Elsewhere it's a far more thoughtful album, where the mood and lyrical messages are the dominating ingredients. You have the thought-provoking
lyrics of Garden Of Stones that deal with singer Andy Kuntz's confrontations with drugs and an evil sect; the evocative bass lines that drive In
You: I Believe and I'll Fly which is dedicated to the Kuntz brother's grandfather who guided the family though the horrors of the second world war. There's also the cello and piano ballad that is Crown Of Thorns featuring the lovely line: 'Fly me morning to the whisper of the trees, to the knowledge of the moonlight, the deception of the peace'
This pair of reissues forms just a small part of the bumper special edition package from Inside Out that also features albums by Threshold, Tiles and Spocks Beard. All have been digitally remastered and housed in slipcases that feature extended booklets with liner notes and a sizeable collection of photographs. The God Thing has two bonus tracks: Combien De Larmes (the French studio version of How Many Tears) and You Fly. The later is taken from the band's appearance at the Elysee Montmartre in Paris in 2000, but is one of the tracks that never made it onto the Spirit Of Live album.
Far Off Grace also has two bonus tracks - the great little version of the Dokken classic Kiss Of Death (the studio version not the one from the live album) and the balladic Shape Of My Heart, which has some great lyrics. There's also a live video of Iodic Rain, taken from their Wacken set in 2002.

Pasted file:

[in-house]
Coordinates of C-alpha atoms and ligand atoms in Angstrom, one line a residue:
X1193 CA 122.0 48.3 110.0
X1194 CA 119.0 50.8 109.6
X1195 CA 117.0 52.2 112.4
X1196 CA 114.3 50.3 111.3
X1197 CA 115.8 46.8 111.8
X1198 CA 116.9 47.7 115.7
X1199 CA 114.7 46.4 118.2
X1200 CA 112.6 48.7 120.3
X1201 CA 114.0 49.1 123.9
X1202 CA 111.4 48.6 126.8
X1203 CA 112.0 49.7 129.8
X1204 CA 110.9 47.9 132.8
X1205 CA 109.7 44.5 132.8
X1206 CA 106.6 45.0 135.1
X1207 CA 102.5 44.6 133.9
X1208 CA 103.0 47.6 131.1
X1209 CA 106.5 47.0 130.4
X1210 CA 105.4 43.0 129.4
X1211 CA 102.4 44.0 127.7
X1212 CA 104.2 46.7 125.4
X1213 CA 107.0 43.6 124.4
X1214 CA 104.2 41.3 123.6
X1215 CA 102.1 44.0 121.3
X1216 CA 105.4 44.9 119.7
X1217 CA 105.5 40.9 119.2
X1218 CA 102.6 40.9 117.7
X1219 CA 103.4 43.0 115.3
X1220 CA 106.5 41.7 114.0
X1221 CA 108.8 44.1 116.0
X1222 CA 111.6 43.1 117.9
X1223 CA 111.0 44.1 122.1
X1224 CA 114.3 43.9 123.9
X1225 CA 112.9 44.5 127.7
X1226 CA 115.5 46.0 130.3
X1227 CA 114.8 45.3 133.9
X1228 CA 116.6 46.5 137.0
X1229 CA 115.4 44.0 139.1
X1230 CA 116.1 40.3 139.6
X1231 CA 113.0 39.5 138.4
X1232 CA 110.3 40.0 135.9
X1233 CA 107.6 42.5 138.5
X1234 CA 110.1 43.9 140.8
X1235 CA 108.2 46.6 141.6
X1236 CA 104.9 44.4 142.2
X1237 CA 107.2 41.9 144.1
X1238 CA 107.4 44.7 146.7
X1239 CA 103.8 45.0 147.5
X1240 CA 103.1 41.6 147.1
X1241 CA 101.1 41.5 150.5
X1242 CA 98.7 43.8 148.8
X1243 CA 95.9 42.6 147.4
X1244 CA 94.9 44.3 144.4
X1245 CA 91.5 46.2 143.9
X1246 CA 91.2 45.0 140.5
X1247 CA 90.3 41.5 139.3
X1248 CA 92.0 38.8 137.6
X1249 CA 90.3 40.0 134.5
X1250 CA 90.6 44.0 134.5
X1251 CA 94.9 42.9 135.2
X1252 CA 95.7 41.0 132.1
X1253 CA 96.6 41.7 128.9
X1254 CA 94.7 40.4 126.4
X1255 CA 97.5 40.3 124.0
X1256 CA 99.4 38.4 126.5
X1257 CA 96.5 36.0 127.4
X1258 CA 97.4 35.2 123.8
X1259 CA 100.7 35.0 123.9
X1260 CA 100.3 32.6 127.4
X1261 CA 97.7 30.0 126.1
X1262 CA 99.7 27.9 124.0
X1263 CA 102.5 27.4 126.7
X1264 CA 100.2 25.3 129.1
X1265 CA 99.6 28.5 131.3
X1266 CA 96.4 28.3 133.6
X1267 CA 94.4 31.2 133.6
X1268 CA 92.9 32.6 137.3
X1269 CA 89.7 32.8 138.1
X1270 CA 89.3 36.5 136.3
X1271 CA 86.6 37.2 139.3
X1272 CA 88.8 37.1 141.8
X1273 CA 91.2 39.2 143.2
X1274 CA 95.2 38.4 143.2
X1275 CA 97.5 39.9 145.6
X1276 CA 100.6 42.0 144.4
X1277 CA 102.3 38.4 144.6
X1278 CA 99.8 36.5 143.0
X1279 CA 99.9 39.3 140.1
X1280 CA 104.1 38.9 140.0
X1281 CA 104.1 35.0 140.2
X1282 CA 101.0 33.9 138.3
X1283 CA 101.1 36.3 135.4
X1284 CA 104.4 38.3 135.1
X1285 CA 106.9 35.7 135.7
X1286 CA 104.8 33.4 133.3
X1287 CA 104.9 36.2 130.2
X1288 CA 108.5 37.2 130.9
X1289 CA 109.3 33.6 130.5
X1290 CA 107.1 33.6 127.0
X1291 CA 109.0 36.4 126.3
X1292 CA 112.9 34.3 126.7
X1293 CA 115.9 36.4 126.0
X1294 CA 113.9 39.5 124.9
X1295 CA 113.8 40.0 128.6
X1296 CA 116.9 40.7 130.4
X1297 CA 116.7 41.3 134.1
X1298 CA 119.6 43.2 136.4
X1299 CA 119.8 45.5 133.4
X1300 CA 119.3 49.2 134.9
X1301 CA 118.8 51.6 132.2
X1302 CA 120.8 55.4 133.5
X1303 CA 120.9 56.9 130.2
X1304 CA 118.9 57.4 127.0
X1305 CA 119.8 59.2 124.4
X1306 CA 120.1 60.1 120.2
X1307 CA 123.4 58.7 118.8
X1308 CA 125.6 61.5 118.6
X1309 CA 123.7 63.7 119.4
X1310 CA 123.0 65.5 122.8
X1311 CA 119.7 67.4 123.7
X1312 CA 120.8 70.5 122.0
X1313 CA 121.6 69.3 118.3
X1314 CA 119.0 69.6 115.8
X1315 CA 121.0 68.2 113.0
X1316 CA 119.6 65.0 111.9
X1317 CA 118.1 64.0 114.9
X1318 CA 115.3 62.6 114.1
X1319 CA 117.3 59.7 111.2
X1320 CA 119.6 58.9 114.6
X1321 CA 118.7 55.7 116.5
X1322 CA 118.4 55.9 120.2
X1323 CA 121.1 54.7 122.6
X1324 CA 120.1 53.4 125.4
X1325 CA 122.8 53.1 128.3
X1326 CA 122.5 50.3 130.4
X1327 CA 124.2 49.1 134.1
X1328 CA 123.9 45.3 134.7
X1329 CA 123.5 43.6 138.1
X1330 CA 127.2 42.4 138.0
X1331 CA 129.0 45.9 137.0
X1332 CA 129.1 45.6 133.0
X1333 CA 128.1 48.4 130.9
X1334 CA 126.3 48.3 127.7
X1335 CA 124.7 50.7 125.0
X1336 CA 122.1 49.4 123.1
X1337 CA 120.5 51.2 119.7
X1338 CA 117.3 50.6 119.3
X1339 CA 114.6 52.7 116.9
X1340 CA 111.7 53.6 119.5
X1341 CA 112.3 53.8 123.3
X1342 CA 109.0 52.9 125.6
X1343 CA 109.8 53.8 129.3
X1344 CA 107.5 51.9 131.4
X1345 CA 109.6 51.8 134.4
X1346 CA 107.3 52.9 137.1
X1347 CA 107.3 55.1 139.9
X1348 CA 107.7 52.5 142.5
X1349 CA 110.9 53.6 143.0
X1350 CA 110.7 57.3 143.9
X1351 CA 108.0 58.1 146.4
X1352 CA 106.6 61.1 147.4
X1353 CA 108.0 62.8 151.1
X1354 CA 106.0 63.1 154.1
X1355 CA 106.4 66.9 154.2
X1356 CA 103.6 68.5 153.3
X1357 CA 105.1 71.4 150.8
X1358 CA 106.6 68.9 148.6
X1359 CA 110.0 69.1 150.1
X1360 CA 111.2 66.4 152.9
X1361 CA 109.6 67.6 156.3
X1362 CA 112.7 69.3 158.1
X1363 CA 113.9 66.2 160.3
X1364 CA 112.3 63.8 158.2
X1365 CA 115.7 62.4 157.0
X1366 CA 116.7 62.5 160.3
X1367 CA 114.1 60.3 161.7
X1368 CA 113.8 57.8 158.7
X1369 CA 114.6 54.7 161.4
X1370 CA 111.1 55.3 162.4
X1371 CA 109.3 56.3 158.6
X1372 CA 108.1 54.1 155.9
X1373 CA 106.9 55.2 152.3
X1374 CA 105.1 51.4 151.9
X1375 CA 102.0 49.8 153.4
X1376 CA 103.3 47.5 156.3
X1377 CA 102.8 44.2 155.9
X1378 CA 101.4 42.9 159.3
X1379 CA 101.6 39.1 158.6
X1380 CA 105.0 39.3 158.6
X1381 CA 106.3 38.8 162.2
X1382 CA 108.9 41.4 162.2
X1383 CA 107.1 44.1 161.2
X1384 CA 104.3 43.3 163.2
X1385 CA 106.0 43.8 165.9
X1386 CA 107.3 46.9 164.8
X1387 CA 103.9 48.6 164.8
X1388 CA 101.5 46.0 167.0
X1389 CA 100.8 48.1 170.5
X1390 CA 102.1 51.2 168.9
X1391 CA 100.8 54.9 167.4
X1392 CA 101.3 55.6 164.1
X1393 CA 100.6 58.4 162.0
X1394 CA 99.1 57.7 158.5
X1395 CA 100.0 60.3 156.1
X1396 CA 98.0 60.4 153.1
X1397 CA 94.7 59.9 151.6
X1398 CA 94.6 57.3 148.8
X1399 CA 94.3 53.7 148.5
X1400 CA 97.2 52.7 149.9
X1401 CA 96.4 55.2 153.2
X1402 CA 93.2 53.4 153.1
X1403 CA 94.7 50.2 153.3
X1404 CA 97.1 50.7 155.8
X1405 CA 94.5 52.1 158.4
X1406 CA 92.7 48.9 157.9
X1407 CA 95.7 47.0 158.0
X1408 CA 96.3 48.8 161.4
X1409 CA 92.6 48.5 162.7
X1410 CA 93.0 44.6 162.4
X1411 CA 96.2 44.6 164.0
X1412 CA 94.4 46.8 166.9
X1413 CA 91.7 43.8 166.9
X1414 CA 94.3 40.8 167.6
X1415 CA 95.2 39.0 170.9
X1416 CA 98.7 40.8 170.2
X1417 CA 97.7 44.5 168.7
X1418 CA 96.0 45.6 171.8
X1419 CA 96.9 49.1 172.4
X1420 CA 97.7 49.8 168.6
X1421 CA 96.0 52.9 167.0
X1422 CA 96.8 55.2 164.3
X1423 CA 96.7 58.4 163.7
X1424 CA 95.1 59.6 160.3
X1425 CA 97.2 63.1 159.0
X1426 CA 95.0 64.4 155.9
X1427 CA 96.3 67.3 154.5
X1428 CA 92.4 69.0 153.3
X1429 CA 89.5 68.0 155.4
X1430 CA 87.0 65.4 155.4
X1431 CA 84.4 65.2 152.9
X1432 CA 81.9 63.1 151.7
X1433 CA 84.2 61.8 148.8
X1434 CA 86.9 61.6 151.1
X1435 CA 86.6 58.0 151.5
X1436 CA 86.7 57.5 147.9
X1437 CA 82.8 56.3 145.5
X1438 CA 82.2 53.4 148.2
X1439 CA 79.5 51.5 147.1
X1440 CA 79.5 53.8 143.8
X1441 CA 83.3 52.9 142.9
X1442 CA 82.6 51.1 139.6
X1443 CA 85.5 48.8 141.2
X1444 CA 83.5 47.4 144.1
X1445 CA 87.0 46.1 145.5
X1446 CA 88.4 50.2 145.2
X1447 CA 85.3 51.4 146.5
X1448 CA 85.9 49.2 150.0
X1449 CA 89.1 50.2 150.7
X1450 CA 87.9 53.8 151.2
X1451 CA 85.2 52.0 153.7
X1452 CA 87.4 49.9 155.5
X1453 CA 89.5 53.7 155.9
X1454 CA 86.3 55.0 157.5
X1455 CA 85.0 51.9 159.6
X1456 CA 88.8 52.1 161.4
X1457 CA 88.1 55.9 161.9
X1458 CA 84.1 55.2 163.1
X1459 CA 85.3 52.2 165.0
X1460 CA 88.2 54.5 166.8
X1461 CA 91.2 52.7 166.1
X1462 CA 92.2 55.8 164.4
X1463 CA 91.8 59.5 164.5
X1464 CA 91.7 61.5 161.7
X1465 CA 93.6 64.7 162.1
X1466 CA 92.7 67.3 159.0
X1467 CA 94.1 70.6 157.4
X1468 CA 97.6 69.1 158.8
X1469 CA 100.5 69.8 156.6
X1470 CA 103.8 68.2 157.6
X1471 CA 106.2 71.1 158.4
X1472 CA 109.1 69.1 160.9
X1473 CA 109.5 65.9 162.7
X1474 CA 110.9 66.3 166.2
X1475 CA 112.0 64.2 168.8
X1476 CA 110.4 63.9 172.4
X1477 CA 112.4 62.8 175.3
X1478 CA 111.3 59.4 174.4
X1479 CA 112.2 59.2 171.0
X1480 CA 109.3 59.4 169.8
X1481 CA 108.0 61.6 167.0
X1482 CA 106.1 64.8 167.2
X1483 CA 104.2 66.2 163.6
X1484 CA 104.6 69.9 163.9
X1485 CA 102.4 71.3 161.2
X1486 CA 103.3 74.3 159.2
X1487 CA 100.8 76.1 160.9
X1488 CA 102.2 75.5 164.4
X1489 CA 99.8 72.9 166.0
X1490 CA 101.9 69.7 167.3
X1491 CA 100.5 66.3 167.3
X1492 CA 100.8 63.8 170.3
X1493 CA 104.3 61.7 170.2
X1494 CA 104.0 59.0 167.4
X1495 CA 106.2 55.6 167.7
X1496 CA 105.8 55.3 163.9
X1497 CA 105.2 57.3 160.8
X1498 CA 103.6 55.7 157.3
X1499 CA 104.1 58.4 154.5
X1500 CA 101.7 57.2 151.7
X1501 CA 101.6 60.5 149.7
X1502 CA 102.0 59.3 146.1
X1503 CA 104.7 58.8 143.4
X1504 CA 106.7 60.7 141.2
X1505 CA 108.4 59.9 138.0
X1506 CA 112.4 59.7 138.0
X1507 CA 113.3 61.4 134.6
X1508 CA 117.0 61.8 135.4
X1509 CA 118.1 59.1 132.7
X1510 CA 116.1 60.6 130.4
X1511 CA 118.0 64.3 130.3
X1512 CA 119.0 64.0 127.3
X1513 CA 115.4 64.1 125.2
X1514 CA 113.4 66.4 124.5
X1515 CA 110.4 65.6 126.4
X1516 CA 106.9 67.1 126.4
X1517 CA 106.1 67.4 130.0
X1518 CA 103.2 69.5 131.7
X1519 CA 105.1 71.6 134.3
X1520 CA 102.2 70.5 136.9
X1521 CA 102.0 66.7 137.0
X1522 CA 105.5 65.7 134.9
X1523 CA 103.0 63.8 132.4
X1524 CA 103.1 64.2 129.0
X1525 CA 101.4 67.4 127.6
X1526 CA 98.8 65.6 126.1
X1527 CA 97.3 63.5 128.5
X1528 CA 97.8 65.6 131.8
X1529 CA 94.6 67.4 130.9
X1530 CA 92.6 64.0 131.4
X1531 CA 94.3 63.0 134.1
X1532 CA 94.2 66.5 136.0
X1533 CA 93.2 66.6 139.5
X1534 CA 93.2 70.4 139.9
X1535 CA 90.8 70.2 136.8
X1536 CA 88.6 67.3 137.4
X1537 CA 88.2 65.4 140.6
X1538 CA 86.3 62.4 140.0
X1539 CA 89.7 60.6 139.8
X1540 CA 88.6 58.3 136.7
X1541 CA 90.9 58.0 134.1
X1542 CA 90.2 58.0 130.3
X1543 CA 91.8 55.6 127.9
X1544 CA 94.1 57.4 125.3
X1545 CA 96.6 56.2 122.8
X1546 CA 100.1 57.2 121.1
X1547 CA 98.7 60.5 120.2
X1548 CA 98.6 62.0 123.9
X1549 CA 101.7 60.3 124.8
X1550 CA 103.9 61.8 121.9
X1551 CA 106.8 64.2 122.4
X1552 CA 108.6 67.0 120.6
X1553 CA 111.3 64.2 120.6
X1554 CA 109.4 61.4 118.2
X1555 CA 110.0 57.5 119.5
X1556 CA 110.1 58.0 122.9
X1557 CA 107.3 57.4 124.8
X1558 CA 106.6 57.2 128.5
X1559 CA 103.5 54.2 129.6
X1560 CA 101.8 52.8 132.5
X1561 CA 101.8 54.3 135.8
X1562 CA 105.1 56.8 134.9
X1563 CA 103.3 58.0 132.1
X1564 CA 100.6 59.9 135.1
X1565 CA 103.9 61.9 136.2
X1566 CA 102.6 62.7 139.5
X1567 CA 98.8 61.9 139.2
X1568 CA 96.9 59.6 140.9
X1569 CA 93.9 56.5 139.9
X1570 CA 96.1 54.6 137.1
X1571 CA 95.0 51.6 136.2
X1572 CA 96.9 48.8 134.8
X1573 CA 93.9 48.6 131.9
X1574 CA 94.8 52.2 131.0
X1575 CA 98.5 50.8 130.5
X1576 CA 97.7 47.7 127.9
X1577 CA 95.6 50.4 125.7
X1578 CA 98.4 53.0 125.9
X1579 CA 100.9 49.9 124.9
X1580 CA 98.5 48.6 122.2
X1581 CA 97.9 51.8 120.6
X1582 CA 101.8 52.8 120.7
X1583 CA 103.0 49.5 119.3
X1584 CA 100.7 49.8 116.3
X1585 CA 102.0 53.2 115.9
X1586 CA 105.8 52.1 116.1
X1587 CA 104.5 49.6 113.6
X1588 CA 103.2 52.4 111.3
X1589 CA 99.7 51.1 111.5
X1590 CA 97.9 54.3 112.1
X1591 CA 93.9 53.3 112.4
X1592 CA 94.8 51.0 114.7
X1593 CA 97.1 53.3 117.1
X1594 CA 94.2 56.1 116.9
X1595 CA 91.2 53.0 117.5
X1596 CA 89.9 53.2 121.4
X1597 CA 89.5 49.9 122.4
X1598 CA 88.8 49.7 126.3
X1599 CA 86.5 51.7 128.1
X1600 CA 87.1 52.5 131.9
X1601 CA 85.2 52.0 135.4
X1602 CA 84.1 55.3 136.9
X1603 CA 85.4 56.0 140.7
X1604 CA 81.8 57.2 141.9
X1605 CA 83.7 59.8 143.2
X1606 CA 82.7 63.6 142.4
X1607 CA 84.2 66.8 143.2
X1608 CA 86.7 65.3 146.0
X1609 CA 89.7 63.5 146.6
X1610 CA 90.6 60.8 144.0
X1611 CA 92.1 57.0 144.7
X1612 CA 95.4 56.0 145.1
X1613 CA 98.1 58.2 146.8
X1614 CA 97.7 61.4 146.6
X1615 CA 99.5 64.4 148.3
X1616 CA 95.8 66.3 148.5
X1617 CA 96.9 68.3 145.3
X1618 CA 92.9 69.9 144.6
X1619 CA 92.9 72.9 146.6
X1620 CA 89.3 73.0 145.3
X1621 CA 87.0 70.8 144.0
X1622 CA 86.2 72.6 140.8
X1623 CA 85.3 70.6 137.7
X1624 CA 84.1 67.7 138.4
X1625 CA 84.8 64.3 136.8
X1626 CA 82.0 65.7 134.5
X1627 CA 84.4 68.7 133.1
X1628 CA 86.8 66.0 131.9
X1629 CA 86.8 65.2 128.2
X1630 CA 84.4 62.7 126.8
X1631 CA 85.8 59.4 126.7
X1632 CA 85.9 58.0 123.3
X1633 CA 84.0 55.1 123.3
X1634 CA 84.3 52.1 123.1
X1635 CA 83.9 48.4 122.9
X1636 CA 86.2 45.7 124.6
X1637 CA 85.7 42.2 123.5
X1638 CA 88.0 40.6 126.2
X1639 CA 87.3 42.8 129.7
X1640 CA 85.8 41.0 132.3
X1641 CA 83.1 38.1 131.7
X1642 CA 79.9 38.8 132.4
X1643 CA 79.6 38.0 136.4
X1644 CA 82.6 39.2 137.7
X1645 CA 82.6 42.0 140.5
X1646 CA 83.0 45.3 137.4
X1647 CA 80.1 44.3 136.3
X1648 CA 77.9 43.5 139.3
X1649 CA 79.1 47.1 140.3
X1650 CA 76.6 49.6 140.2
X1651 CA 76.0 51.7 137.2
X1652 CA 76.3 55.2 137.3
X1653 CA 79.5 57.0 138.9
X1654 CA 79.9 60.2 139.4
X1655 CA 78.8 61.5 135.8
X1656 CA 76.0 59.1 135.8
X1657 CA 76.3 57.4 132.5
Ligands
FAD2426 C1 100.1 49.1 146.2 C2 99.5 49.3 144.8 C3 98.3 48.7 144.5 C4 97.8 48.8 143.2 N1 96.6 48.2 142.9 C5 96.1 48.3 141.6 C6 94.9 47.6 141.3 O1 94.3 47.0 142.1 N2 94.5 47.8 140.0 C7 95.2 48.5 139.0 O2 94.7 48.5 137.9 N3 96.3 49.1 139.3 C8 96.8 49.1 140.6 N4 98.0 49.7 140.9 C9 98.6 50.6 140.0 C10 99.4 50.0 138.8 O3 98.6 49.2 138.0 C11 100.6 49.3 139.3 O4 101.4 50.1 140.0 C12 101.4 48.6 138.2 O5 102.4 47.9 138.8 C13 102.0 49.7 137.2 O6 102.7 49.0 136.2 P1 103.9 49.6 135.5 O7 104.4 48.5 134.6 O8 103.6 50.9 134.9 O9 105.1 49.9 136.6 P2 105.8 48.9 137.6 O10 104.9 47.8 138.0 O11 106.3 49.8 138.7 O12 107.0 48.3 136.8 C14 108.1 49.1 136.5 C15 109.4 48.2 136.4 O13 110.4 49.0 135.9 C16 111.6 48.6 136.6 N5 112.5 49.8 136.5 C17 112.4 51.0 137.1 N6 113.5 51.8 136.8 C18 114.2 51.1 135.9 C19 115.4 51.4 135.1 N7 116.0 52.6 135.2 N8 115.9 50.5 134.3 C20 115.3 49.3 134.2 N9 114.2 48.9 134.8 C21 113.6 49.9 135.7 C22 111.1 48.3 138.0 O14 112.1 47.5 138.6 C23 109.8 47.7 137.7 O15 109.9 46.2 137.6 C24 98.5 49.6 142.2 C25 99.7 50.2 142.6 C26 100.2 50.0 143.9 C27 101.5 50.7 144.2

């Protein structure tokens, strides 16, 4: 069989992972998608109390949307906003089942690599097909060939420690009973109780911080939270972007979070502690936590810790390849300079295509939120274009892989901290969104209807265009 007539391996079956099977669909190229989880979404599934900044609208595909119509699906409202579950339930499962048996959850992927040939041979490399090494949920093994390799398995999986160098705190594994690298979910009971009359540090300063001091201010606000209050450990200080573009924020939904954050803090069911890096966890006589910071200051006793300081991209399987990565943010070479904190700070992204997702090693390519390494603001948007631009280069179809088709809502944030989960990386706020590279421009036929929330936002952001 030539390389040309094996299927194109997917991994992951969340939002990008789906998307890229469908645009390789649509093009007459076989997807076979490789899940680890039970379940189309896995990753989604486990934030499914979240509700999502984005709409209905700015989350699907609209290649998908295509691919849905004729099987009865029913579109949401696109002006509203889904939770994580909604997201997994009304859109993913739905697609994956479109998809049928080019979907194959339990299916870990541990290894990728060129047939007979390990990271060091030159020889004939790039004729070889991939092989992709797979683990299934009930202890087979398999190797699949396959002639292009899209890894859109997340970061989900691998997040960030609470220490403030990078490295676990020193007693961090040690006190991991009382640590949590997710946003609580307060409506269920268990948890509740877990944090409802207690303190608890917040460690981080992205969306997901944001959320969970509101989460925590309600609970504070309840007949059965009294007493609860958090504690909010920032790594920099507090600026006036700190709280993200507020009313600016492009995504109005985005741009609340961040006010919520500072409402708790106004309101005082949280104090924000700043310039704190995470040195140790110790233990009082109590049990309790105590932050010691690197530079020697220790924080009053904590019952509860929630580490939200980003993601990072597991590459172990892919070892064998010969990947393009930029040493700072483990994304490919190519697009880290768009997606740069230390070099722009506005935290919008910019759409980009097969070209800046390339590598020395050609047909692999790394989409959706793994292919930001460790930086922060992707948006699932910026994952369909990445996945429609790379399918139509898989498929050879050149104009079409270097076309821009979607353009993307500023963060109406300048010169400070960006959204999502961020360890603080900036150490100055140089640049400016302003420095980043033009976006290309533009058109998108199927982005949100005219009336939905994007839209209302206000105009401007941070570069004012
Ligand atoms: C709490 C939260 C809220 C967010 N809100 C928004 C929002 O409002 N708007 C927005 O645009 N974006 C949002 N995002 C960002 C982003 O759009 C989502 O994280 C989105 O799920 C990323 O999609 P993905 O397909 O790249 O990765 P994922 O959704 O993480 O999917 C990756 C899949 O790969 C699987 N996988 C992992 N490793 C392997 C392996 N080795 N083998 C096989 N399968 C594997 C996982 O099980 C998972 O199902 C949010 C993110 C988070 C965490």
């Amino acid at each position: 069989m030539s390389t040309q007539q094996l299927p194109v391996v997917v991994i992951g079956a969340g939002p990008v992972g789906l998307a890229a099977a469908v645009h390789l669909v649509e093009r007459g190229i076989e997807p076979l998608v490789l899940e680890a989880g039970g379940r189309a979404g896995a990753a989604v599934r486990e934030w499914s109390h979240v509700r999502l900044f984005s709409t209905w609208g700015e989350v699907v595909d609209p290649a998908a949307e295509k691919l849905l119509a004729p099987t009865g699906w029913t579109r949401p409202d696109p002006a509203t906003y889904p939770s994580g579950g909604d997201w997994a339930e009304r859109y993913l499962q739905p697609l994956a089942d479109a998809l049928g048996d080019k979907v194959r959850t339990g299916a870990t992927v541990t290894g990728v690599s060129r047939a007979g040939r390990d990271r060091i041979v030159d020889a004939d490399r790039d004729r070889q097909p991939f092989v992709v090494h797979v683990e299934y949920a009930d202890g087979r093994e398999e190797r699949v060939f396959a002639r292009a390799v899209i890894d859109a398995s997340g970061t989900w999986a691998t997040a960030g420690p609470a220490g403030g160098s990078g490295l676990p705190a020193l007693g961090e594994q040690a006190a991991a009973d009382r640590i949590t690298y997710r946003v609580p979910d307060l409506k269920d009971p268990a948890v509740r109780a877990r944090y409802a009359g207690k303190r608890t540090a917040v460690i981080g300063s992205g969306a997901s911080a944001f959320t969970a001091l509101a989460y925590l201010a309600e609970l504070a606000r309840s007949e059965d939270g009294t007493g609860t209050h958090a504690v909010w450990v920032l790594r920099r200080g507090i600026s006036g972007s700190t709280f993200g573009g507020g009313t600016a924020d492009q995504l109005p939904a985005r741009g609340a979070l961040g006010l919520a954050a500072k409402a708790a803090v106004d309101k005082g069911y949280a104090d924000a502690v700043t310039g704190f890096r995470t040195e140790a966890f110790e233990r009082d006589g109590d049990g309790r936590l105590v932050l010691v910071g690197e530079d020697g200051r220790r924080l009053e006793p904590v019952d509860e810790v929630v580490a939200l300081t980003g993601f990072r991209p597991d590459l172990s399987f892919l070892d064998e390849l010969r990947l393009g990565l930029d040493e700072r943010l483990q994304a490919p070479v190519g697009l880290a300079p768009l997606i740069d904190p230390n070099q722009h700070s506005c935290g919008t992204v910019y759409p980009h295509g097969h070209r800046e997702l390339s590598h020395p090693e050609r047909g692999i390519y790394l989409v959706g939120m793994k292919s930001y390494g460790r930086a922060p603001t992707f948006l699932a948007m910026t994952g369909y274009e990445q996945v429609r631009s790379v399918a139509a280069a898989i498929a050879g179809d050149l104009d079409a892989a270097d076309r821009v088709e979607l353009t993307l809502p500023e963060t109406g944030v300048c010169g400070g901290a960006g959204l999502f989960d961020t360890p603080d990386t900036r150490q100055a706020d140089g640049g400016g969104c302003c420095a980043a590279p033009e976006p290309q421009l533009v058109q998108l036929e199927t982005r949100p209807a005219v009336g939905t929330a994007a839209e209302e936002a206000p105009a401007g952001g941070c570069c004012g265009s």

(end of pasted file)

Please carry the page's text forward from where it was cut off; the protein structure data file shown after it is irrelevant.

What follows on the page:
Unless you're a Vanden Plas completist, then I can't really see that it's worth anyone who already has these albums shelling out again. However if you've ever wondered what this band is like, but never got around to finding out, then either of these great value packages provides the best excuse you'll ever find. What are you waiting for?
Far Off Grace : 10 out of 10
The God Thing : 8 out of 10
Il Castello Di Atlante - Quintessenza
Non Puoi Fingere (12:19), Il Marinen Forgia Il Sampo (7:50), Il Tempo A Venire (3:25), Cavalcando Tra Le Nuvole (7:06), Questo Destino (14:59), Il Tempo A Venire (1:15)
Of all the CD's I reviewed last year, one of my favourites was Il Bianco Regno Di Dooah by Conzorsio Acqua Potibile (CAP). Il Castello Di Atlante have much in common with that group; They also have their roots in the Italian Prog scene of the mid to late 1970’s; They did not record until the early 1990’s; They play a rich symphonic progressive rock overflowing with influences from PFM, Jethro Tull, Genesis and Banco.
In addition to this, the strong presence of violin as a lead instrument highlights similarities with Quella Vechia Loccanda and the rippling pianos and emotional vocals recall another of my favourites, La Loccanda De La Fate.